Top tax tips for teachers 2021
29 Jun 2021
It's that time of year again! The financial year is nearly over, and it’s time to collect your receipts and lodge your tax return.
If you lodge your own tax return, you must do so by 31 October 2021.
If you use the services of tax agent or accountant, you have until 15 May 2022 to lodge, so long as you’re up to date with prior year lodgements.
To help you understand what tax deductions you may be able to claim on your personal tax return, we’re sharing some of JSA Accounting’s top tax tips for educators. JSA Accounting and Edcom Taxation Services is a local Adelaide firm with offices at Reynella and Hindmarsh.
If you claim car expenses using the cents per kilometre method, you don’t always need written evidence such as receipts or a logbook. Usually you can just multiply the business kilometres you travelled by the Australian Taxation Office (ATO) rates and you should be good to go.
Also, the ATO has increased their cents per km rate this year – so you’ll get more bang for your buck!
|Travel you can include||Don’t include|
Excursions and camps
Travel to and from your own school
Professional development days and conferences
Trips to social functions
Travelling to other schools and offsite events
Any car expenses if your car is leased via salary sacrifice
You can claim relevant public transport fees, taxi costs and airfares but make sure you keep your receipts.
- Home to work travel is only claimable in limited circumstances such as if you’re carrying bulky or heavy items to school (i.e. musical instruments, woodwork tools).
Home Ofﬁce Expenses
Most teachers work from home to ﬁnish marking, plan lessons and write reports. This means you’re able to claim the cost of electricity, gas and furniture. You can do this either by claiming a percentage of actual costs or by using a ﬁxed rate of 52 cents per hour, or 80 cents per hour under the COVID-19 short-cut method.
You just need to prove the hours worked at home by keeping a diary representative of a four-week period.
Claiming a deduction
|You can claim a deduction for…||You can’t claim a deduction for…|
Phone and internet use in relation to your work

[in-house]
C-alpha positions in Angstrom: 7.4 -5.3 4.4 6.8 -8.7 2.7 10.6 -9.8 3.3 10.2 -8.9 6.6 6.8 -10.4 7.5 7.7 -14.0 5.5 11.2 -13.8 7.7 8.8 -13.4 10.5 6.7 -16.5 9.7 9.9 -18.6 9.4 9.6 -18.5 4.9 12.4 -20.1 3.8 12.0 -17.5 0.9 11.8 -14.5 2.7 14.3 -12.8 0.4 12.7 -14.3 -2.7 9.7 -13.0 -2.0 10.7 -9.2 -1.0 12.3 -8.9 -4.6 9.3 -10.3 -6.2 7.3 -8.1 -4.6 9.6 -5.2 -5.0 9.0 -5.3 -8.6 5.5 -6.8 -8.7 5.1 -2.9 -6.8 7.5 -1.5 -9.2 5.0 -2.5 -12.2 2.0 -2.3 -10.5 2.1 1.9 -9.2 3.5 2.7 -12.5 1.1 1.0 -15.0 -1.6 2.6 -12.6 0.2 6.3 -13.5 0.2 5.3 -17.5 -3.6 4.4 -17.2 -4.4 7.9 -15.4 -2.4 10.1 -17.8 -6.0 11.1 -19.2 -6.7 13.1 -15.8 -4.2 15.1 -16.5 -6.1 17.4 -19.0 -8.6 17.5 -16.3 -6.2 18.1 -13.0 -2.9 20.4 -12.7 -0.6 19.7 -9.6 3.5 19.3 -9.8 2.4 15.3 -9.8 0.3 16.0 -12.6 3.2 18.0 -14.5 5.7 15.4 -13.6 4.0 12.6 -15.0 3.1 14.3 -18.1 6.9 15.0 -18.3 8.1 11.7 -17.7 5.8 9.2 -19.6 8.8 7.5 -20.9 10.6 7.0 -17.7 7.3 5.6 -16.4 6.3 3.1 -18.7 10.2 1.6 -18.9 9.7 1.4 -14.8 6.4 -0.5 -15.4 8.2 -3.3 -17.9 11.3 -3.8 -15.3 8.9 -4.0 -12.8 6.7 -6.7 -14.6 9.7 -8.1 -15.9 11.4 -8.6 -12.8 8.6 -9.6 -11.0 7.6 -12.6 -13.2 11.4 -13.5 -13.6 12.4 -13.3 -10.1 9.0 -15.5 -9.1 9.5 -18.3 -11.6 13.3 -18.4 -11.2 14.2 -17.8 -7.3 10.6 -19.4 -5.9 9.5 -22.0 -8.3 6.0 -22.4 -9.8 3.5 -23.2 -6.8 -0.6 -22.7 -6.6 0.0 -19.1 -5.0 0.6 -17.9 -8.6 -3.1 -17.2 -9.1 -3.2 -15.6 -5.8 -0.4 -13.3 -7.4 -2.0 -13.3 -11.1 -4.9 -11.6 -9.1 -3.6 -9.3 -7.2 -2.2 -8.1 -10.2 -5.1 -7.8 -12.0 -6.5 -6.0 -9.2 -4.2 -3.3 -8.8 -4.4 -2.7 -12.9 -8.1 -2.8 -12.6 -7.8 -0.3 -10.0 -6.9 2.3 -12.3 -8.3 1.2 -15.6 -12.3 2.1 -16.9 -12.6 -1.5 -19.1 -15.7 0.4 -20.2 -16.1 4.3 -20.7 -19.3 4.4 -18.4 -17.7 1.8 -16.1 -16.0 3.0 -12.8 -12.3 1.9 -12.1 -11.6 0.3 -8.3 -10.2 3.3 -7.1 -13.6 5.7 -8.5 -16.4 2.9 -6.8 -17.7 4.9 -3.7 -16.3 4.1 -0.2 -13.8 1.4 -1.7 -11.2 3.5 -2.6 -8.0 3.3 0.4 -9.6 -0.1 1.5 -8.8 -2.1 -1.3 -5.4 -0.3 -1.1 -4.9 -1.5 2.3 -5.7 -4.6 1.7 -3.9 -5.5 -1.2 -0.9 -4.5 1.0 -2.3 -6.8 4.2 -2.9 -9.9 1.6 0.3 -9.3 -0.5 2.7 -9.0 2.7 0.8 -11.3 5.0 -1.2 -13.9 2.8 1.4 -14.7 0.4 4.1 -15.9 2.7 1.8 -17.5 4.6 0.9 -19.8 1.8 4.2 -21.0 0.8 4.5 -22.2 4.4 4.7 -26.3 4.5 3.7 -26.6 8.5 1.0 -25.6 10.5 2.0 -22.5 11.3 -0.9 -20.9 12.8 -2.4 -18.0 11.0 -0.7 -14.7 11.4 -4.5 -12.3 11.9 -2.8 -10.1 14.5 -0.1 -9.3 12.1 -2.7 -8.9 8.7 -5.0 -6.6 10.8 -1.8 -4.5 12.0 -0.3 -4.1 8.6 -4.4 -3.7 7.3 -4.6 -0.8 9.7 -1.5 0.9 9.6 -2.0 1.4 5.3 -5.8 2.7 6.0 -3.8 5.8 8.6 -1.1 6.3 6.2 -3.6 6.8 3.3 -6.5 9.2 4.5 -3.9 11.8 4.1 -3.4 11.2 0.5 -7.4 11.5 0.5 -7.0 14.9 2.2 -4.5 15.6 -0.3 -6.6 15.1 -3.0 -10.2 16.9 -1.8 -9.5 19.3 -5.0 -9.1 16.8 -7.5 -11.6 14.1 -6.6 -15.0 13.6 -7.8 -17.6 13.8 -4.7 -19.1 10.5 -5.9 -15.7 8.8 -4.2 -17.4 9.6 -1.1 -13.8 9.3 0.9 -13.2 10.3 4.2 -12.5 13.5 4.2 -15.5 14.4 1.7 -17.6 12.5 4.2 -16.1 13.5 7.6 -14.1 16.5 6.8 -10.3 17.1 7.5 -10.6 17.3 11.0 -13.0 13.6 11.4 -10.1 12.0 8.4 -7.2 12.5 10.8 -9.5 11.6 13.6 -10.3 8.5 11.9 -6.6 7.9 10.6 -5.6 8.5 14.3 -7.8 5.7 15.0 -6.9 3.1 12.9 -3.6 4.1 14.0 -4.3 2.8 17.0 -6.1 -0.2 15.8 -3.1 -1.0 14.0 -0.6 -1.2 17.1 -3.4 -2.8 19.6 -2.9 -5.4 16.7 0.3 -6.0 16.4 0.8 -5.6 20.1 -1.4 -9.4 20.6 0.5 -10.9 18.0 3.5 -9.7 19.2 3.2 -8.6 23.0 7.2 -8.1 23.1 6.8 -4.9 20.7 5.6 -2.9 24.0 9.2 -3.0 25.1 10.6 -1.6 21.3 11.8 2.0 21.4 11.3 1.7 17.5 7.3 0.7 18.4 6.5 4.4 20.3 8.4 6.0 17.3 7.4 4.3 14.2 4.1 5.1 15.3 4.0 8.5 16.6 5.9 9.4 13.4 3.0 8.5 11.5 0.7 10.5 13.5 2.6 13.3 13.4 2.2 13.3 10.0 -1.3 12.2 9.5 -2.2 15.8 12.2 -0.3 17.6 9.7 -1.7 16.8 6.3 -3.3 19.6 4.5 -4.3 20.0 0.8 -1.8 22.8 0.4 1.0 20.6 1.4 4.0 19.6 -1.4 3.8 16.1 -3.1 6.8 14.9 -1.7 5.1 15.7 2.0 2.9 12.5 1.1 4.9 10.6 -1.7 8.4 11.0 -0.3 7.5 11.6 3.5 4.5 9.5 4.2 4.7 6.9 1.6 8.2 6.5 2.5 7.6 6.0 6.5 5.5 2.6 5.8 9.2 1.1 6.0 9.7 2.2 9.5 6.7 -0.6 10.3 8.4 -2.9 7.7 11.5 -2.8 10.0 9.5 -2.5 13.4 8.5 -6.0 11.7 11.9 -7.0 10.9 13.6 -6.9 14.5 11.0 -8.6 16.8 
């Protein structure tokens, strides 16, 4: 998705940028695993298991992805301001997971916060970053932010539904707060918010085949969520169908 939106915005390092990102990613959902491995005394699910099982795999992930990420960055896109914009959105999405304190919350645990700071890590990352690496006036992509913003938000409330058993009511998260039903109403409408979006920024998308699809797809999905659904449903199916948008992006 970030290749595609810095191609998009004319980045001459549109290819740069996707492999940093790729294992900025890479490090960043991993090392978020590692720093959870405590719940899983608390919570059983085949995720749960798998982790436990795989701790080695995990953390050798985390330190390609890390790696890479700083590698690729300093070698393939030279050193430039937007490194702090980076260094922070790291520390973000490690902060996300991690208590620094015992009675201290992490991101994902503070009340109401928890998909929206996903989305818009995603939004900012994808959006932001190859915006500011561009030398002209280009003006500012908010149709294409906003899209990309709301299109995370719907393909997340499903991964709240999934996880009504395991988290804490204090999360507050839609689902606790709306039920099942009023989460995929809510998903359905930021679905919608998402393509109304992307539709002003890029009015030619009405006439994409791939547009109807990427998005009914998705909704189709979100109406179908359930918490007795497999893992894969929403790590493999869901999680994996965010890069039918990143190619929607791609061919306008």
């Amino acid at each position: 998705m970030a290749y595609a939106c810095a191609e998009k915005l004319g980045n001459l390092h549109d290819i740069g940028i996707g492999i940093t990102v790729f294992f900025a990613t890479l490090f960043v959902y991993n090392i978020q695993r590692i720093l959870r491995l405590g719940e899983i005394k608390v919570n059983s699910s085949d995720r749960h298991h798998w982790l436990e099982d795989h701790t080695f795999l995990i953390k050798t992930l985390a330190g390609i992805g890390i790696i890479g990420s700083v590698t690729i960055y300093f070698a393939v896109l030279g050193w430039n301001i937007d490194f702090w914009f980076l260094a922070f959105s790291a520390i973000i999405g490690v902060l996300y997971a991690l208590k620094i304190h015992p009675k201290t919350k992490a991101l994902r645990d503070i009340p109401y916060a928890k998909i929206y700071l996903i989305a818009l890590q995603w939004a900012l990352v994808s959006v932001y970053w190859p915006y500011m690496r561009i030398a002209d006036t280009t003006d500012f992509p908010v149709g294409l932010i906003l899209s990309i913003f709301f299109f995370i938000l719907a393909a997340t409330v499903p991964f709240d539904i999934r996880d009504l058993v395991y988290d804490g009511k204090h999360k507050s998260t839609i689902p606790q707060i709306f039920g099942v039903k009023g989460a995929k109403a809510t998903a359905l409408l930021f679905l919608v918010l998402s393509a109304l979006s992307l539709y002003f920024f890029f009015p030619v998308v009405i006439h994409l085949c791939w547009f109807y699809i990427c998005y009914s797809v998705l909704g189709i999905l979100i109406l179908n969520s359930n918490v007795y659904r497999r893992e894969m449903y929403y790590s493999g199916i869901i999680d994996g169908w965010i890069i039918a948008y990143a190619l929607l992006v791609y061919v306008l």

Social functions and staff association fees
First aid course (if you’re a designated ﬁrst aid person at your school)
Student expenses or gifts unrelated to curriculum
Sunglasses and sun protection for outdoor work like yard duty, physical education etc.
Excursion and camp expenses
Most fitness equipment even if you teach Physical Education
Teacher registration – claimable every three years
Top deductions teachers should be claiming
- Teacher registration – claimable every three years
- Union fees
- Travel and car costs
- Home ofﬁce expenses
- Classroom supplies and teaching aids including art materials, stickers, prizes etc.
- Items used in cooking or sewing classes or science experiments
- Textbooks (used as a resource)
- Self-education costs
- Conference, seminar or workshop fees
- Memberships and subscriptions speciﬁc to what you teach
- Income Protection Insurance
- Calculator, whistle, and stopwatch
- Entrance fees to school excursions
You can usually claim the cost of work clothing (including shirts, pants, skirts, jackets, jumpers – provided each item has the school’s logo on it) and the cost of washing or dry cleaning your work clothing.
Work tools and equipment
You can usually claim the cost of buying and repairing equipment you use at work, including tools, musical instruments, electronic organisers, laptop computers and mobile phones. Just make sure you keep all your receipts.
Overseas travel – conferences, study tours and sabbaticals
Travel expenses associated with an overseas conference, sabbatical, course or study tour will generally be deducible to the extent to which they achieve the following objectives:
- They enable you to become more proficient in carrying out your current income earning activities.